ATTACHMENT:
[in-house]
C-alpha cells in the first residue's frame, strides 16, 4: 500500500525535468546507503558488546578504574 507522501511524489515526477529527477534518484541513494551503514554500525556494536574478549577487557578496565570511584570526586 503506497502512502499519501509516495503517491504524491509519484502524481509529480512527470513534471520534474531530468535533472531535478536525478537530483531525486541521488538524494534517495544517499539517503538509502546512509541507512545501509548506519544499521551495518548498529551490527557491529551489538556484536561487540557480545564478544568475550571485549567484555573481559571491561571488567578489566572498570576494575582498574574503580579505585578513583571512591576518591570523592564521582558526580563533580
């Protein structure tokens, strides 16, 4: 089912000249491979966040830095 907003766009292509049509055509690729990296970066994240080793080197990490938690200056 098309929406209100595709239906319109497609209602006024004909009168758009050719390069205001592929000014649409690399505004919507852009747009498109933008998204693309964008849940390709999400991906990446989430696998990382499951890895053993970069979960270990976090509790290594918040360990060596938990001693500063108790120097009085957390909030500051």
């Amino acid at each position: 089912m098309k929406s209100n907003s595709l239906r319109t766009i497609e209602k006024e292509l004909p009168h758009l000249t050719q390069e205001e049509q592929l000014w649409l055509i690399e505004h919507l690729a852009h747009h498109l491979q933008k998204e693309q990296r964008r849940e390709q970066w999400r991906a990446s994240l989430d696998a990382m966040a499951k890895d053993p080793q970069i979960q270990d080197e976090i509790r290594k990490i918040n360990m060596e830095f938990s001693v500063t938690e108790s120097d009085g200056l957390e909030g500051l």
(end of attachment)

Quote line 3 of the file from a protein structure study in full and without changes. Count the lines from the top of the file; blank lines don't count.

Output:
């Protein structure tokens, strides 16, 4: 089912000249491979966040830095 907003766009292509049509055509690729990296970066994240080793080197990490938690200056 098309929406209100595709239906319109497609209602006024004909009168758009050719390069205001592929000014649409690399505004919507852009747009498109933008998204693309964008849940390709999400991906990446989430696998990382499951890895053993970069979960270990976090509790290594918040360990060596938990001693500063108790120097009085957390909030500051």